By Richard Thompstone
Music-lovers shed the shackles of lockdown to flock to the open-air Chickenstock festival at Stockbury, near the Kent Showground.
With the double-threat of Covid and forecast thunderstorms, which failed to materialise, Chickenstock had all the signs of being a turkey. But it came out of its shell to deliver a cracking four days of musical fun for people of all ages on farmland at Pett Farm to beat all eggs-pectations.
Indeed, it was an achievement in itself that the event succeeded in overcoming the considerable odds.
The festival was postponed last year because of the pandemic and restrictions on public gatherings meant arrangements for this year were changing up until the event began last Thursday evening.
Virus safety measures were in force so it’s not surprising the attendance of just under 1,500 was lower than originally hoped. But even that was up on the 400 who attended the previous event in 2019.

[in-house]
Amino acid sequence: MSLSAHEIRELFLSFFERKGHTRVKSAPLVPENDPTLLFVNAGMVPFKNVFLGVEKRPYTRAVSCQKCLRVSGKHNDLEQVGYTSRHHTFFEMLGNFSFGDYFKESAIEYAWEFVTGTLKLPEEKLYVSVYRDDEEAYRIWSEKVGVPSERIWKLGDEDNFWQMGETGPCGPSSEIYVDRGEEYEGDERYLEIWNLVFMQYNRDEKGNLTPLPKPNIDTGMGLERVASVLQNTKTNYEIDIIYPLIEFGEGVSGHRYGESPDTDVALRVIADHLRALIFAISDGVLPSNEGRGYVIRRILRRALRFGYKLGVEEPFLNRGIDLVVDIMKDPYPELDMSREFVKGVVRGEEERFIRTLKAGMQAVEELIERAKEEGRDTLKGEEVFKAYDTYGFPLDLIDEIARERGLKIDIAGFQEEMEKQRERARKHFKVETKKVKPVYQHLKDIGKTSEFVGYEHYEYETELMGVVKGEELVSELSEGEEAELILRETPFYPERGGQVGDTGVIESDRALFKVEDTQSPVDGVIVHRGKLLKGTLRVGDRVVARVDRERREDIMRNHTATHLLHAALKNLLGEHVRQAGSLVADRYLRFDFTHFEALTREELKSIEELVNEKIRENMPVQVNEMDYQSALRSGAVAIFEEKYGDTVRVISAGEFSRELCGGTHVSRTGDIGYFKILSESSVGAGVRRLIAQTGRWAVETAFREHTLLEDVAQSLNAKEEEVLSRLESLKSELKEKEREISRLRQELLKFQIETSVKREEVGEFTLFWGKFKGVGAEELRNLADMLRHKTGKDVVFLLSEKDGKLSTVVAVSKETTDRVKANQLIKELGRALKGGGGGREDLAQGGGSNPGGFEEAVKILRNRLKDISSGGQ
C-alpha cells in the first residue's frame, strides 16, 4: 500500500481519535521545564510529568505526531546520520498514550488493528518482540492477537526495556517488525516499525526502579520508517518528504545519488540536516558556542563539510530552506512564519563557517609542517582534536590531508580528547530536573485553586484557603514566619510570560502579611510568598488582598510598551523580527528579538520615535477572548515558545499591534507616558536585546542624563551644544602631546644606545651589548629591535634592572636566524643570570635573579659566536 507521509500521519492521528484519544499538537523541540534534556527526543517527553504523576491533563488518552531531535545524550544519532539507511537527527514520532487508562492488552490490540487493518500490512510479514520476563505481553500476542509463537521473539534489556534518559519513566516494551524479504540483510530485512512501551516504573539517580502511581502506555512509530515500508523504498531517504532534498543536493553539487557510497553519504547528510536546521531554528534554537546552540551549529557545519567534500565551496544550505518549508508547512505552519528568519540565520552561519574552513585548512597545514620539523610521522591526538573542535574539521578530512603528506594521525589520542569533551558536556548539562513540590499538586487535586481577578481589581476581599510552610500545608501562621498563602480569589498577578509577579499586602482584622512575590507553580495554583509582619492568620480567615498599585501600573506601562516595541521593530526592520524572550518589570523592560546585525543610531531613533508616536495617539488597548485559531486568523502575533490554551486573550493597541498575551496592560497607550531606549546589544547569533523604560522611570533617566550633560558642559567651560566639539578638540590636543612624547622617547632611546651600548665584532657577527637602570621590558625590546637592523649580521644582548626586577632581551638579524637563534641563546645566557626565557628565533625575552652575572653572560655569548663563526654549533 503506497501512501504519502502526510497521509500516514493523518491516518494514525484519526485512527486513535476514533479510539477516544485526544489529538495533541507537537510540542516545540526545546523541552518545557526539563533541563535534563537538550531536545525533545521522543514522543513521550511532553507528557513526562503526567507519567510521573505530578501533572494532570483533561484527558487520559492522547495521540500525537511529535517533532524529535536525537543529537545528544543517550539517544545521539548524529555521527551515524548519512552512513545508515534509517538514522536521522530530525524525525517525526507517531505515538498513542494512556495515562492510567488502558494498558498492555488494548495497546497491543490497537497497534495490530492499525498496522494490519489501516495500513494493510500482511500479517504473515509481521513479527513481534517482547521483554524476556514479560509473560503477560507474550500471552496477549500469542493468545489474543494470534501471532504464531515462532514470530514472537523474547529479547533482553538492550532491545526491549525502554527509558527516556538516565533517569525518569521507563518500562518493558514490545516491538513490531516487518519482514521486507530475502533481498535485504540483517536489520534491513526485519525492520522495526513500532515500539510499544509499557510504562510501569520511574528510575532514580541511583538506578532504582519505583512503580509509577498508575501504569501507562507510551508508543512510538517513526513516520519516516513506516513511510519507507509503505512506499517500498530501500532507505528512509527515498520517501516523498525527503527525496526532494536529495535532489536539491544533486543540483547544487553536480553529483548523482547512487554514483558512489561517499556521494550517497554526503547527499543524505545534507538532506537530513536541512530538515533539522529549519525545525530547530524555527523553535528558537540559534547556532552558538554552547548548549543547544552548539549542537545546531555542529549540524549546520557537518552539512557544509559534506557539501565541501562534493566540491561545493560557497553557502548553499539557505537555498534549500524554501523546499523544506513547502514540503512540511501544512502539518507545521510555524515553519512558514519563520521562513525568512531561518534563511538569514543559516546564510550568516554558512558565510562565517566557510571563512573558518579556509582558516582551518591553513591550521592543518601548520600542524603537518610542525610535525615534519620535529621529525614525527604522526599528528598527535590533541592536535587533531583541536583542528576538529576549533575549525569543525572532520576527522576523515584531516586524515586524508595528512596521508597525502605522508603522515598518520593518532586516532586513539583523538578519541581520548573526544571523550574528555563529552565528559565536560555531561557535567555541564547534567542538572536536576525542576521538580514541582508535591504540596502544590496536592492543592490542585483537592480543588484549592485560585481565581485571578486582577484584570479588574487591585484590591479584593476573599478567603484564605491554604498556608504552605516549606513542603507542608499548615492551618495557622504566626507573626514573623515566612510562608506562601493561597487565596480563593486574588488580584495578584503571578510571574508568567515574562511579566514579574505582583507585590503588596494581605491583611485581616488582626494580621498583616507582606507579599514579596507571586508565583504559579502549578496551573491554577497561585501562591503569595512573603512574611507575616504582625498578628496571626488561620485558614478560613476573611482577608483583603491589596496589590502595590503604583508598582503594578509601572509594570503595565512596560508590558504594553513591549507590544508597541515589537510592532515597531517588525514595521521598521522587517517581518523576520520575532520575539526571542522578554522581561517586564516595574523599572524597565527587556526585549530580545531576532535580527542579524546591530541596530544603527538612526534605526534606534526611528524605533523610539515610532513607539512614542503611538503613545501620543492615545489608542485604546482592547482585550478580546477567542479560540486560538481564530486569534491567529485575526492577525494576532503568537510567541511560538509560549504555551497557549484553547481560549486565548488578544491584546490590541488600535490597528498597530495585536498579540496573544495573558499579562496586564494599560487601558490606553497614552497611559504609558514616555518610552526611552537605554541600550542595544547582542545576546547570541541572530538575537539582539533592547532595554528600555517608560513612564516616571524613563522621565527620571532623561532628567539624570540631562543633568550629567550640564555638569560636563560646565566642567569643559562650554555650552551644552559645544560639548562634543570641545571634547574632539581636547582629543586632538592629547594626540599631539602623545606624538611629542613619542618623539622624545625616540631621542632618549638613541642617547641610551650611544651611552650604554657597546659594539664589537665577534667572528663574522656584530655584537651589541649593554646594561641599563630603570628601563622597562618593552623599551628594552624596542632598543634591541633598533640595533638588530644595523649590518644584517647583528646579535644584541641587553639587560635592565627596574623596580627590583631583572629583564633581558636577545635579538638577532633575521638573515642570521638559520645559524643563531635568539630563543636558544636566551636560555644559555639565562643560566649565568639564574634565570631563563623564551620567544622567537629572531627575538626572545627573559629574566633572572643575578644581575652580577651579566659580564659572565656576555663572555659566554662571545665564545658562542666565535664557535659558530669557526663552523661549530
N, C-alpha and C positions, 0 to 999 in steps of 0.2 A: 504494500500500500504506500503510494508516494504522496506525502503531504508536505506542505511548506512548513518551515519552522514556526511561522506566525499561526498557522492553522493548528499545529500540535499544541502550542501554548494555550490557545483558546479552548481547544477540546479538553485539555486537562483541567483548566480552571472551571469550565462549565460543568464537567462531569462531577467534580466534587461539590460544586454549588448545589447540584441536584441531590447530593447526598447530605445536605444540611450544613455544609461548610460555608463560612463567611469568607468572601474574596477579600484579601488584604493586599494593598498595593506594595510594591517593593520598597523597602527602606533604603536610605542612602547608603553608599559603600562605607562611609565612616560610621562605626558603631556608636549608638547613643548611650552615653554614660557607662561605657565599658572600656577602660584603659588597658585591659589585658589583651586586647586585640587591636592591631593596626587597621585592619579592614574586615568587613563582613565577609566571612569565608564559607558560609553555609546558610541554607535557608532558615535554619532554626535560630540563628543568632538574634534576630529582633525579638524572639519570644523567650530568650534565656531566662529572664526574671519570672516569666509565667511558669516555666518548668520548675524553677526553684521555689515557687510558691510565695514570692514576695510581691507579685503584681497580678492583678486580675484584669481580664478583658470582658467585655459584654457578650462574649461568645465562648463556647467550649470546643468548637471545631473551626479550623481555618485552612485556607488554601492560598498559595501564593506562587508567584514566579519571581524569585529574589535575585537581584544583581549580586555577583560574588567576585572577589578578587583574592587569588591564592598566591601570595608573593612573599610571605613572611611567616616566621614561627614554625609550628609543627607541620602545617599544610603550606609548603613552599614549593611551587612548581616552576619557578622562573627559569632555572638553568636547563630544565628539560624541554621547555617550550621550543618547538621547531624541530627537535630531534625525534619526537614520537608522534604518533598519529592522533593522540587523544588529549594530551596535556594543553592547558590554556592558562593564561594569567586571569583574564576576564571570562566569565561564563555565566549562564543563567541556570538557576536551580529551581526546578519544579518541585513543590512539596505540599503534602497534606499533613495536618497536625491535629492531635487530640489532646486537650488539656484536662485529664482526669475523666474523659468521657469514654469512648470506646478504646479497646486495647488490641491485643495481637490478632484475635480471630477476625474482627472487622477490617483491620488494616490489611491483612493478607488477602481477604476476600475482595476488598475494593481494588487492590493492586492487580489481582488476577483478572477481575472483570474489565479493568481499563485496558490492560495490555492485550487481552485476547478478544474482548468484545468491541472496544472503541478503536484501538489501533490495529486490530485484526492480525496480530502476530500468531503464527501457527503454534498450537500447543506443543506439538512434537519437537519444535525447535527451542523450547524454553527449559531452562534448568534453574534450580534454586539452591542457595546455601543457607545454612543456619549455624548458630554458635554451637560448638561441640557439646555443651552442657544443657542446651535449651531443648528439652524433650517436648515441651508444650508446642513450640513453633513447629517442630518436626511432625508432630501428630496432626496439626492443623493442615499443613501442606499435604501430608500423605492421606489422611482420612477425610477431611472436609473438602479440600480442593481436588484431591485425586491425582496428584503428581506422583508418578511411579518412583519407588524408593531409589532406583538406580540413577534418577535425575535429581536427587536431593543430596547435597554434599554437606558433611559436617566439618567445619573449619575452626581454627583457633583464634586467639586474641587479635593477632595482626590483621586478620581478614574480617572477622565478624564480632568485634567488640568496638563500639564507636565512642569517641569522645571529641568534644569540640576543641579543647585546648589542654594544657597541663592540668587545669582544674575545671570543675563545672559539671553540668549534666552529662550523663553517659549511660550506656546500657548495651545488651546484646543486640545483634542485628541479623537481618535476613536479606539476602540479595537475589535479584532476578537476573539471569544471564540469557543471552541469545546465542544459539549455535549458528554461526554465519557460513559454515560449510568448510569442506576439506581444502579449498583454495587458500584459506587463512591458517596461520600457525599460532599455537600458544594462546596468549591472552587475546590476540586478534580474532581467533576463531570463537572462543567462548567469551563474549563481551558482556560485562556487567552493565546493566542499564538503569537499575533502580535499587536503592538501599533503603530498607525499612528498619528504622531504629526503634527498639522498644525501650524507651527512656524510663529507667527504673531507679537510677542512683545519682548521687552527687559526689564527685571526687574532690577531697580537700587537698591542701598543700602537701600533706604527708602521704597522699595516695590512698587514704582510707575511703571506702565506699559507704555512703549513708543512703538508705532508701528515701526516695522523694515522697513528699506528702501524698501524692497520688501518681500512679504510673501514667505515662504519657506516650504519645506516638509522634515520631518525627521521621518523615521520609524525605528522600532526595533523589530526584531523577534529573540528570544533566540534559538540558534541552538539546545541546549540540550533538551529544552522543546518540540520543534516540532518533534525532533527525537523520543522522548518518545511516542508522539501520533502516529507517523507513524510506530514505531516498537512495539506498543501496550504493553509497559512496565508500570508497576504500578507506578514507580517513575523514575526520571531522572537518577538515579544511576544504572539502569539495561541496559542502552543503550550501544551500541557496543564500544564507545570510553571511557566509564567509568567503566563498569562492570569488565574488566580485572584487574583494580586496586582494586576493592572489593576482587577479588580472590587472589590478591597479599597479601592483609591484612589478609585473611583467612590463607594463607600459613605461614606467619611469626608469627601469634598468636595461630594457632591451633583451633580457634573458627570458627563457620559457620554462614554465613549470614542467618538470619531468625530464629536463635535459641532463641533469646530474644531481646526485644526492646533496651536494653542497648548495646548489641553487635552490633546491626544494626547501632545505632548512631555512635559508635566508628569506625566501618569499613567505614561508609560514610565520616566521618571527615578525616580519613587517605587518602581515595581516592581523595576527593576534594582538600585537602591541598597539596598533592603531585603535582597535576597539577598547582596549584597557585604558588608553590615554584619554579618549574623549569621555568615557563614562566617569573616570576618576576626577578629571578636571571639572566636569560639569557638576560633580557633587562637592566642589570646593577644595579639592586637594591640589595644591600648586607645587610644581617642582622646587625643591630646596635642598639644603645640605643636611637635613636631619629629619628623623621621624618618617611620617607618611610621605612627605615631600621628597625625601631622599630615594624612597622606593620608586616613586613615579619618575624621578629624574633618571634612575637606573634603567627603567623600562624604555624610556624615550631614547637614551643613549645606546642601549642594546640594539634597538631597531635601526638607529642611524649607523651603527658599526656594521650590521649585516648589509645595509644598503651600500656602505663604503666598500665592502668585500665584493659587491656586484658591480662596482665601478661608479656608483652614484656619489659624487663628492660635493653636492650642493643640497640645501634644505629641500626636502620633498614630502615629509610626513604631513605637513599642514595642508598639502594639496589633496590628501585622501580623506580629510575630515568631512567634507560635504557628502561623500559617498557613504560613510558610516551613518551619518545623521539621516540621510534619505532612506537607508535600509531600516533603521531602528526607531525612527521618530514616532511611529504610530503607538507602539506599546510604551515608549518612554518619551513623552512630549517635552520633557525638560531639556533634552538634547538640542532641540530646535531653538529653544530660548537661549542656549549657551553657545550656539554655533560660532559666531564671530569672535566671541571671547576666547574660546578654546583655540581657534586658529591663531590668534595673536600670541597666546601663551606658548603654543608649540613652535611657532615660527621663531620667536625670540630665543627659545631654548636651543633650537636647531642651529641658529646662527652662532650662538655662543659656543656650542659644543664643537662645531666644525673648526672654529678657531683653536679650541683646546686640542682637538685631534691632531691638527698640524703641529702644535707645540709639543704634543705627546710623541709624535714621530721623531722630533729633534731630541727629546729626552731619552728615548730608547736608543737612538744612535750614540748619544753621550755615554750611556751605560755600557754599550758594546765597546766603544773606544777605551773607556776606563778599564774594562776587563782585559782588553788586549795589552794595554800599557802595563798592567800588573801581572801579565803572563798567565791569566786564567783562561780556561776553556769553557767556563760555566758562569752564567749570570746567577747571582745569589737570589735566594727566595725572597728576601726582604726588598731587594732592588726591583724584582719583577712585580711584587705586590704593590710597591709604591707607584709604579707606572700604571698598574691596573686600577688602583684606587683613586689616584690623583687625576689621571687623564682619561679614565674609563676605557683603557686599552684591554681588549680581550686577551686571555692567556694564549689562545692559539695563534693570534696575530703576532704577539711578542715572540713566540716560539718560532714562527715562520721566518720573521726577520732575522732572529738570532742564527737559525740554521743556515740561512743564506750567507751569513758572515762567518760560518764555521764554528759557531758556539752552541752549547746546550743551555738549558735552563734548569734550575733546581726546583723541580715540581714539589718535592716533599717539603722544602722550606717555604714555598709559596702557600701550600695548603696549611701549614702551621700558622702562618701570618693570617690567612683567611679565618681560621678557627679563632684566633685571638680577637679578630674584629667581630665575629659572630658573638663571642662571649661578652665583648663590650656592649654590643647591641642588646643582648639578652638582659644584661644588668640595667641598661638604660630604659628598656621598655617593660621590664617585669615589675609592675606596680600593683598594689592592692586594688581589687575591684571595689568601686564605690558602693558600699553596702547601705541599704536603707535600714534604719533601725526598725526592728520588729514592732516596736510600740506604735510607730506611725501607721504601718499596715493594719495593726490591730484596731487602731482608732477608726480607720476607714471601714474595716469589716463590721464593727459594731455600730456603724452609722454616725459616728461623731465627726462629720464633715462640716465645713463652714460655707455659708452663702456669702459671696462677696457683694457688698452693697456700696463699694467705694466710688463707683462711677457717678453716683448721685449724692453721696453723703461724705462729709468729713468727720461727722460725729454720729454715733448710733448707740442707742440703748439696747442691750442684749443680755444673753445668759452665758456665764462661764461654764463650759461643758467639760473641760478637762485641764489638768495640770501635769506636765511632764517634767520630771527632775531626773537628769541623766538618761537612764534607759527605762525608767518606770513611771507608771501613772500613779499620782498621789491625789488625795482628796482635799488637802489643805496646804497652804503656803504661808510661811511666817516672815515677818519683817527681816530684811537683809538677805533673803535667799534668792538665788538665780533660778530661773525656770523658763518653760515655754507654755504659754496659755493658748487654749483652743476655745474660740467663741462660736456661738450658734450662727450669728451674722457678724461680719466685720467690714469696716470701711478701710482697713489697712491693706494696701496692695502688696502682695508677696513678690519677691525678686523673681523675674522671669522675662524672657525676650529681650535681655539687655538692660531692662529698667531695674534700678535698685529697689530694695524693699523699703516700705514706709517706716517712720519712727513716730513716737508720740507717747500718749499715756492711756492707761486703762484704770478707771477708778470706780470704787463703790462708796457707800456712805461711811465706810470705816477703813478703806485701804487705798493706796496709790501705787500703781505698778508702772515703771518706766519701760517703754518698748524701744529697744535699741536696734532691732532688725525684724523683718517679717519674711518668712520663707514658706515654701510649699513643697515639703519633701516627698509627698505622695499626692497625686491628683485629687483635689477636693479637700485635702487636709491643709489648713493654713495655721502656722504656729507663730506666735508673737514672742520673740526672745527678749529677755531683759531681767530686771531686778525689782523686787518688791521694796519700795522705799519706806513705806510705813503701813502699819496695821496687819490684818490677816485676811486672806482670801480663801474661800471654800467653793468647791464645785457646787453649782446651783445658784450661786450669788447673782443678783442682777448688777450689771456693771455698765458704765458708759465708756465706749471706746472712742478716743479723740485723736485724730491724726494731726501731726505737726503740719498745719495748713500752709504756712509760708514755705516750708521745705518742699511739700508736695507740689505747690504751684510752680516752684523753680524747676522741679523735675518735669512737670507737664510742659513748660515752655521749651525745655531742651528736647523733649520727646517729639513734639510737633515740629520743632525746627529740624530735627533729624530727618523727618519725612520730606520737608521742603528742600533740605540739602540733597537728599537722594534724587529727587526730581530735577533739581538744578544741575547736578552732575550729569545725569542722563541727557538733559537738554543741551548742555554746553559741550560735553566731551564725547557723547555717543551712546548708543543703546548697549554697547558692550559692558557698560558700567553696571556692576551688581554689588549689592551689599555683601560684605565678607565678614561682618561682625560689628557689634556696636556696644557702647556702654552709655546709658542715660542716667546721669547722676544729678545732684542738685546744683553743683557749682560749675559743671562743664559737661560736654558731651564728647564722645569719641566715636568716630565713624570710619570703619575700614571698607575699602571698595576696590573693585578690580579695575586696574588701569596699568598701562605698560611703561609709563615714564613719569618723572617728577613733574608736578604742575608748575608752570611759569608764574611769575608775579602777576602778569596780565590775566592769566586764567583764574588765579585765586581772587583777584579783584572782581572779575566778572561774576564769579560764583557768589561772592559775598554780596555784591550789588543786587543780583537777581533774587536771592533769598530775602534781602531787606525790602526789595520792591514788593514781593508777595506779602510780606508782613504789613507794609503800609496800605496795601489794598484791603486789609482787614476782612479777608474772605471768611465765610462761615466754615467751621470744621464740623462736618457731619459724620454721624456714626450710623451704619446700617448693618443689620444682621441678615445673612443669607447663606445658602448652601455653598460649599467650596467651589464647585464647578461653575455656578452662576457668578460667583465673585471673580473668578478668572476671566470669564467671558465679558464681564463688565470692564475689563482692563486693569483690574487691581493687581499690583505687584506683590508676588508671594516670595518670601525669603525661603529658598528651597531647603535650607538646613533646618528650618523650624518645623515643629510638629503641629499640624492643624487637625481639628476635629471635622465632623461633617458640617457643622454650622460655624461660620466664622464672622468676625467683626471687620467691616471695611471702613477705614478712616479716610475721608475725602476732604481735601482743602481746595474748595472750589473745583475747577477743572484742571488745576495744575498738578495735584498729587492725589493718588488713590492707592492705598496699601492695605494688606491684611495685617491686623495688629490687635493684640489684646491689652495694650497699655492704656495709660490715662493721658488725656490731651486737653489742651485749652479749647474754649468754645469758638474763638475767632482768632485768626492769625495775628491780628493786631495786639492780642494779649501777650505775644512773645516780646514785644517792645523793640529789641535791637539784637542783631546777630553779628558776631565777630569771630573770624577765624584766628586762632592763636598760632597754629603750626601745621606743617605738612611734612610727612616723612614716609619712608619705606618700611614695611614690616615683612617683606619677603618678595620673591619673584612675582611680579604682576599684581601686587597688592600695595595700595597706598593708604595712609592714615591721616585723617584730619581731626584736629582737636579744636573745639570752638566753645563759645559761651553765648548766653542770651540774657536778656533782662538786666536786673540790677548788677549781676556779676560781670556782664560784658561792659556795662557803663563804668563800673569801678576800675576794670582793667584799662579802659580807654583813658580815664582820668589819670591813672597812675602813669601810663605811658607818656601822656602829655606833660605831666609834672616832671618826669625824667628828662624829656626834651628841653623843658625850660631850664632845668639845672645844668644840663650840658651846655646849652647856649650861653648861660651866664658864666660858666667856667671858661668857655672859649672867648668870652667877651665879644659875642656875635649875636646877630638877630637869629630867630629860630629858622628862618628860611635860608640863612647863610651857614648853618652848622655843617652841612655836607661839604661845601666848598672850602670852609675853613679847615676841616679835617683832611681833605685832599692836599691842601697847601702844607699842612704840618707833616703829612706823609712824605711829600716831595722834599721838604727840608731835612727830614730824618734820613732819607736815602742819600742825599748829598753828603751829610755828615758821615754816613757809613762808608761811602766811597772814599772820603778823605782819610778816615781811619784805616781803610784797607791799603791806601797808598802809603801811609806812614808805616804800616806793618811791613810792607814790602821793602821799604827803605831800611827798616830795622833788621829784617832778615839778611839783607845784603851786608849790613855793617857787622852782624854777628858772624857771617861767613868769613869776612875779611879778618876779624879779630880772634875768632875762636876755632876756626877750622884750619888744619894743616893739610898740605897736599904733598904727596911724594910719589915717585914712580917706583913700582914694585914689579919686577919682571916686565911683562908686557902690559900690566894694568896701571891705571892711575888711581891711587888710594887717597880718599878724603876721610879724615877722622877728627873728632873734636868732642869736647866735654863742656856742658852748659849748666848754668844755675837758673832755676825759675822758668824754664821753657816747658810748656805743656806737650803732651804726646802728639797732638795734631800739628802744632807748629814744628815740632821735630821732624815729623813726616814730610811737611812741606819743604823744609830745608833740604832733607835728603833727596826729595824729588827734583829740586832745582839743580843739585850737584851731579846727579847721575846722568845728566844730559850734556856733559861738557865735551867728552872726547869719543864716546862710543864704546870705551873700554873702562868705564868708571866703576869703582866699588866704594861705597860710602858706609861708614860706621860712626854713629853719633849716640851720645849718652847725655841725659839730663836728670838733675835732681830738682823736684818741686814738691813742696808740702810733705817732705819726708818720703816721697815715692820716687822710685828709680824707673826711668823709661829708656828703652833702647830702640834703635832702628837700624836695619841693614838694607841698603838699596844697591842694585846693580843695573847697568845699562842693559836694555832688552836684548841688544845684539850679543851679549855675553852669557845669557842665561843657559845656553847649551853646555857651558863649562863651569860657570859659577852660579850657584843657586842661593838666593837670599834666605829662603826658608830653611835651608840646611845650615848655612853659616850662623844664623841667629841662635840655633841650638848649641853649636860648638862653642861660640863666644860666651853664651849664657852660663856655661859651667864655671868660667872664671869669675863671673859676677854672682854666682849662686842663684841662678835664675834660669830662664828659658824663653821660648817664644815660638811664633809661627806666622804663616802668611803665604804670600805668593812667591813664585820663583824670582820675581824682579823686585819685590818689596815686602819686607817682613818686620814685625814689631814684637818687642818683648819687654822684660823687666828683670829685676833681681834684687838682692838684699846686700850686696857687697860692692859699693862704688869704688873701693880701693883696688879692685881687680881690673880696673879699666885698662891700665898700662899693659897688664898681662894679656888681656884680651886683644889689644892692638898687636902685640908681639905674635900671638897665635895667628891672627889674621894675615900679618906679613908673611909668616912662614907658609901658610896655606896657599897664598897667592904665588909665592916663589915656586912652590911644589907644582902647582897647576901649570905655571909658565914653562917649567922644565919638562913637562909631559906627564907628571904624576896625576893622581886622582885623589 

Inevitably, the organisers Moya and Beth Taylor took a financial hit but have promised the festival will be return for its fourth year next July.
Moya said: “Many people were nervous about coming to a live event again but they, and the musicians, found it a joy to be back at a festival. One person described it as a 'big hug of a festival'. It was friendly, with people smiling. They were enjoying being out again and listening to music.”
Covid travel restrictions forced one of the headline acts, the American band Hayseed Dixie, to pull out only weeks beforehand. Their event-closing slot on Sunday was filled by the energetic Canterbury-based Coco and the Butterfields who had the crowd on its feet and dancing.
The festival mixes a variety of sounds but it is mainly folk and country. Other headline acts were Show of Hands, 3 Daft Monkeys and James Williams and the Roots Collective.
Richard Digance, the singer and TV entertainer, made a surprise appearance partnering his friend Matt Black on Sunday afternoon.
There was a full programme of daily activities for children from story-telling and magic shows to circus skills and drumming.
Children under 18 were allowed in free, showing that Chickenstock plans to be on the Kent festival map for many more years and is already nurturing its future audiences.